And in main, it does a loop, converting each byte of the collision map (HIT_MAP) into 4 screen tiles. And copying them one by one to the VRAM on the map. The key thing is that we again use the HIT_MAP to stop movements of the sprite.

Our code calculates where our guy is on the map, and if we are over a 1, cancel the movement. That makes him collide with the red walls.

Example09

How does it do that? Let’s go over the code. So our byte array has each block 16×16. We need to divide x and y pixel coordinates by 16 (the same as shift right 4x). But we also need to multiply the y by 16 to get to the correct row in our array, which cancels out the divide 16. So the algorithm is (Y & 0xf0) + (X >> 4). If we look at that index in the byte array, it will tell us if a point is in a wall or not. This is the code, with X and Y registers holding the X and Y coordinates…

tya
and #$f0
sta temp1
txa
lsr a
lsr a
lsr a
lsr a
ora temp1
tax
lda HIT_MAP, x
rts

I handled each direction separately. First do the X move, then see if any of the corners of our sprite are inside a wall. If yes, revert to previous X position. Then do the Y move, see if any of the corners of our sprite are inside a wall. If yes, revert to previous Y position.

This code would need to be a little more complex if we move more than 1 pixel per frame. If we are moving 2-3 pixels per frame, and the distance to the wall is 1 pixel, we should allow 1 pixel movement toward the wall… and not be stuck 1 pixel away from the wall. So, this code will need to be improved.

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Touching the yellow square will darken the screen. We are just looking if 1 point (the middle of our guy) is over a 2 in the collision map, and changing the screen brightness variable. Remember that the $2100 register is the screen brightness. I am writing to it every frame, during v-blank. Full brightness is $0f. Half brightness is $07.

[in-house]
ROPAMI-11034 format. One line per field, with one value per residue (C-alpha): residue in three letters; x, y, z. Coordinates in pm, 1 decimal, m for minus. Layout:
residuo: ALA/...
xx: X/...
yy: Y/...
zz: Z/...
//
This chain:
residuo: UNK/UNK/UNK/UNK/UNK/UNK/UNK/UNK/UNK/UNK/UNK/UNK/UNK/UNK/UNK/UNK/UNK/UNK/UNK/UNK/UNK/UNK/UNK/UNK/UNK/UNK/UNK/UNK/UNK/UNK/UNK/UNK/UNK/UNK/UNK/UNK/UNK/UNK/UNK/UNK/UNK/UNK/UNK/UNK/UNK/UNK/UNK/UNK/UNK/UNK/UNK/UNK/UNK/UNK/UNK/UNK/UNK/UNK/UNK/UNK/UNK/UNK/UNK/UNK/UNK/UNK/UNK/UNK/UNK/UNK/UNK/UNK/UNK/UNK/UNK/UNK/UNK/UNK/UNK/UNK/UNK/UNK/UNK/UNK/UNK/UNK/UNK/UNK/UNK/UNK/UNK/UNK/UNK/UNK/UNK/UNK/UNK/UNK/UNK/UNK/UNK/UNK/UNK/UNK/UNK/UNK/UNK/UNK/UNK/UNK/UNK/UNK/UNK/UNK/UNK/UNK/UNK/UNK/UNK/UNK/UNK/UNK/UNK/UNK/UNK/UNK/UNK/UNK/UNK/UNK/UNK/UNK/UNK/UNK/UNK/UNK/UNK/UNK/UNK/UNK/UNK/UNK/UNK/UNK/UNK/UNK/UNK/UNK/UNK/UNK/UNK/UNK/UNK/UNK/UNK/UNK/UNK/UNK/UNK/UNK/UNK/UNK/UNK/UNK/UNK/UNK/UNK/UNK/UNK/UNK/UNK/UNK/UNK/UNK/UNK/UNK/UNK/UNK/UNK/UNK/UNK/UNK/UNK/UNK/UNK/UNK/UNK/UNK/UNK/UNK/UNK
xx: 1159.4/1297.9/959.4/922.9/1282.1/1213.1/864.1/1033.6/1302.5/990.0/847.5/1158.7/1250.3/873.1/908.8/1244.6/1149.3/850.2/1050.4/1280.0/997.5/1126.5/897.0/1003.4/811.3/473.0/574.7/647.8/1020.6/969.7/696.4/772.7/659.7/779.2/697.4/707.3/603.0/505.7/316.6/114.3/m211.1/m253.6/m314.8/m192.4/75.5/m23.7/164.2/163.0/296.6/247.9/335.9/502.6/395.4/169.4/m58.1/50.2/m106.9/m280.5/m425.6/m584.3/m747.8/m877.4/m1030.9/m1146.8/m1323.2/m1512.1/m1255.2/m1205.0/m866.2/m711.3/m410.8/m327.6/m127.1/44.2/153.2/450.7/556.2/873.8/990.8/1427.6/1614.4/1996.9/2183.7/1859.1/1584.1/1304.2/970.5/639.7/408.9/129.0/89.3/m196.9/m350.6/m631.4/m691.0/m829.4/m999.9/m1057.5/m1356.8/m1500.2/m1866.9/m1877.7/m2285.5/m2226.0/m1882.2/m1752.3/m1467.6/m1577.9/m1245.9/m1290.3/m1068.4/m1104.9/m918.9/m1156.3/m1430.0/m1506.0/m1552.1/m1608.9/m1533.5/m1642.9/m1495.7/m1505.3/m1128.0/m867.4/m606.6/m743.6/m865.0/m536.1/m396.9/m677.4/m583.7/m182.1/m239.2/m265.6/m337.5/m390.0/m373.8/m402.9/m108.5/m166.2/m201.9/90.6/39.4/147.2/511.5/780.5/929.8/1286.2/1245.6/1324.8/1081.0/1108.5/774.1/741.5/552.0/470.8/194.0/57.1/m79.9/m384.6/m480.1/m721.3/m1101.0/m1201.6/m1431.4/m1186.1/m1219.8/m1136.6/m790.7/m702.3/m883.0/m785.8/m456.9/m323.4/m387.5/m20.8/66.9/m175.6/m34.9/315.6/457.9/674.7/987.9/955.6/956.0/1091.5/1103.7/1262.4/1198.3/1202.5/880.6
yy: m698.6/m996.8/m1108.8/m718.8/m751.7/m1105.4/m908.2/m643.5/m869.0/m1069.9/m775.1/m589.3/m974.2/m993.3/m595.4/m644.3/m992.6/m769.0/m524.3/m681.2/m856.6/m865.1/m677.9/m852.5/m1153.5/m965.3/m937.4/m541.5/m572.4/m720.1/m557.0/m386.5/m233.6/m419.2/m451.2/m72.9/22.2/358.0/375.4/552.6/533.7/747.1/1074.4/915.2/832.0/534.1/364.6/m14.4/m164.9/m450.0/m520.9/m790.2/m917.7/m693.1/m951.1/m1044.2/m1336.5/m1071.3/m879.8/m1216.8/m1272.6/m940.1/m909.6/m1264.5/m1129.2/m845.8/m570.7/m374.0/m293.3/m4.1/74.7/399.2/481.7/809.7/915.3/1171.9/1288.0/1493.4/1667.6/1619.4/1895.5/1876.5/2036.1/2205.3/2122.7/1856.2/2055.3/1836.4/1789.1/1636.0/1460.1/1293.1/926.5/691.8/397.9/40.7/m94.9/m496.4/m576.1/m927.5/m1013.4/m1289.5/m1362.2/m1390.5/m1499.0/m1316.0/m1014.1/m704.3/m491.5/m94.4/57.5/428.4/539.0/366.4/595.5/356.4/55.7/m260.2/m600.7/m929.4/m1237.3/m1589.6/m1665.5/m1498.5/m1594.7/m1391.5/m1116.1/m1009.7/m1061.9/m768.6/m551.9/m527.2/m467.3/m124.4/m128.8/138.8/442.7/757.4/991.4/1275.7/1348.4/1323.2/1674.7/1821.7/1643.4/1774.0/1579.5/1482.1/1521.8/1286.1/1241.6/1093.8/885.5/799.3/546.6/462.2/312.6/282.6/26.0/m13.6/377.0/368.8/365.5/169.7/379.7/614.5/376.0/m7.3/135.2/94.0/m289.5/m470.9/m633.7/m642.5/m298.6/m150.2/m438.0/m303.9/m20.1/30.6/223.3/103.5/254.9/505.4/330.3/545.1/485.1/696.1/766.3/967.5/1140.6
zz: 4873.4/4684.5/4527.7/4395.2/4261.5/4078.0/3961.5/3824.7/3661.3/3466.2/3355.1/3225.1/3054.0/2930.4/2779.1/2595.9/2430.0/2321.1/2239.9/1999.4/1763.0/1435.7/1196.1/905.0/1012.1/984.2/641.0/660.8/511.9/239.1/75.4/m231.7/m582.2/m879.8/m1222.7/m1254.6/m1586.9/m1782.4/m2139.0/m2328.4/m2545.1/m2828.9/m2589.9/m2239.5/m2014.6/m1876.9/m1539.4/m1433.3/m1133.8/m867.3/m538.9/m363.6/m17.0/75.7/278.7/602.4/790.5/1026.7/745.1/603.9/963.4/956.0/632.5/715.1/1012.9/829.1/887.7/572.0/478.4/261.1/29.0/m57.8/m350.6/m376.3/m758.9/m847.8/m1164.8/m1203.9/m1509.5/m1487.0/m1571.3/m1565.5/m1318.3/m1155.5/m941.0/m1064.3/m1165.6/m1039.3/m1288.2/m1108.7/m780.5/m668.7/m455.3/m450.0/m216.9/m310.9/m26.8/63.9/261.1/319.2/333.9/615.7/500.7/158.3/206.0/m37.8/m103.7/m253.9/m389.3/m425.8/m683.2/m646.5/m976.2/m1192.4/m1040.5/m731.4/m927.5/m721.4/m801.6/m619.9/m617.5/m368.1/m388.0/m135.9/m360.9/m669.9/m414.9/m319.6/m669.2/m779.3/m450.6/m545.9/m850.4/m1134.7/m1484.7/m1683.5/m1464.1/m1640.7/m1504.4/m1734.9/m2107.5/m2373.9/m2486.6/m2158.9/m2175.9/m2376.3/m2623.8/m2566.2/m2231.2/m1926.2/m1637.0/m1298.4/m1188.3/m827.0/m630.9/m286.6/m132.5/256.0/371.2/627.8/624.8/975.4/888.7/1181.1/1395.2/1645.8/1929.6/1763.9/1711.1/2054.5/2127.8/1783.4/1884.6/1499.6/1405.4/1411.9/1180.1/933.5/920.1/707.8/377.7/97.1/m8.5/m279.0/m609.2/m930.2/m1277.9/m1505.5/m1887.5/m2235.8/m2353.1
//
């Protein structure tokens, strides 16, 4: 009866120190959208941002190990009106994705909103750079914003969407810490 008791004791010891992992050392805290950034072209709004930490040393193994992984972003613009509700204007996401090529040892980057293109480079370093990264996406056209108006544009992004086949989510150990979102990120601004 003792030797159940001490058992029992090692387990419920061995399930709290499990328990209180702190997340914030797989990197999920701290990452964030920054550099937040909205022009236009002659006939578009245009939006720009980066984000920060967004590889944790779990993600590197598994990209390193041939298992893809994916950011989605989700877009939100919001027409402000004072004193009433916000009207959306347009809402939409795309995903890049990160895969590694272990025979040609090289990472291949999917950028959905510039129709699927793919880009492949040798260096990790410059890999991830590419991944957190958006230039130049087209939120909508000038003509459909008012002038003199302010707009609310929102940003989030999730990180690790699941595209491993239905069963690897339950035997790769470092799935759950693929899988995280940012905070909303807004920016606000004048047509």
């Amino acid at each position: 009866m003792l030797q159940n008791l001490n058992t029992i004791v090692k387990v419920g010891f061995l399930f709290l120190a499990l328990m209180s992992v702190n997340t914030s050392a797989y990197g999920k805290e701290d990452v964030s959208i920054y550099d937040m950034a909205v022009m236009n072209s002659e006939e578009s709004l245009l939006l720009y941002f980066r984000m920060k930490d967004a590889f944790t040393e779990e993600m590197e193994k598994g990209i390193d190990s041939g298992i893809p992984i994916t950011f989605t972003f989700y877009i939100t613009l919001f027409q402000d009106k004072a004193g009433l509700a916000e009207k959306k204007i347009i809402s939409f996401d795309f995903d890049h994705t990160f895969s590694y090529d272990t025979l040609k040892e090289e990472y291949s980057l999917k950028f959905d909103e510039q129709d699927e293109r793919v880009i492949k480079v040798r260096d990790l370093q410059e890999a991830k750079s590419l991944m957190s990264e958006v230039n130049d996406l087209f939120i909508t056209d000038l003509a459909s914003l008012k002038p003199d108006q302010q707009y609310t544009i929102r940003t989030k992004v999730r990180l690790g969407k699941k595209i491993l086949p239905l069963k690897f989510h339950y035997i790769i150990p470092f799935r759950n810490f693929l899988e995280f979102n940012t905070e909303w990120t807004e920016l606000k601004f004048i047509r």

Example09b

If we were scrolling in a larger world, the collision map would have to be the size of the world. You could have it compressed, and decompress it to the WRAM. You would have to keep track of X and Y movements with 2 byte variables. One thing I would not recommend is trying to read from the VRAM to see what kind of tile you are standing over. The visuals of the level should probably be separate from the collision map.

One more thing. It wouldn’t be too much trouble to turn this simple example into a platformer. You would just need to add gravity, which is adding a little bit to the Y speed every frame, and then cancelling that if your feet touch the floor. Jumping would be a sudden negative Y speed.

This is a really cool page that explains collision maps in more detail.

http://higherorderfun.com/blog/2012/05/20/the-guide-to-implementing-2d-platformers/

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TODO – I need to write some code to automate generating metatile tables, or come up with some other kind of BG object system. Especially for a larger world… hand editing data tables will get very tedious.

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SNES main page

BG Scrolling

SNES programming tutorial. Example 8.

https://github.com/nesdoug/SNES_08

So, this isn’t so complicated. I’m using the Example 4 backgrounds, and scrolling them with the controllers. I’m not going to go over the process of making backgrounds again. We will just talk about the scrolling code.

If you press A, B, X, or Y, you will toggle which background is selected. Visible by the sprite in the corner (1,2,3). This is the map_selected variable, which has a value 0-2.

The up/down/left/right functions will do a case switch style check on the map_selected variable. Normally, you would do CMP #1, CMP #2, CMP #3, etc. But you don’t actually need to do a CMP #0. This is something I see new 6502/65816 programmers do. The previous line “lda map_selected” already sets the z flag if map_selected is zero. Lot’s of instructions set the z (zero) and n (negative) flags. LDA, LDX, LDY, TAX, TXA, TXY, PLA, PLX, PLY, etc. If a register is loaded with zero, the z flag is set and BEQ will work.

Right_Handler:
.a16
.i16
  php
  A8
  lda map_selected
  bne @1or2
@0: ;BG1
  dec bg1_x
  bra @end
@1or2:
  cmp #1
  bne @2
@1: ;BG2
  dec bg2_x
  bra @end
@2: ;BG3
  dec bg3_x
@end: 
  plp
  rts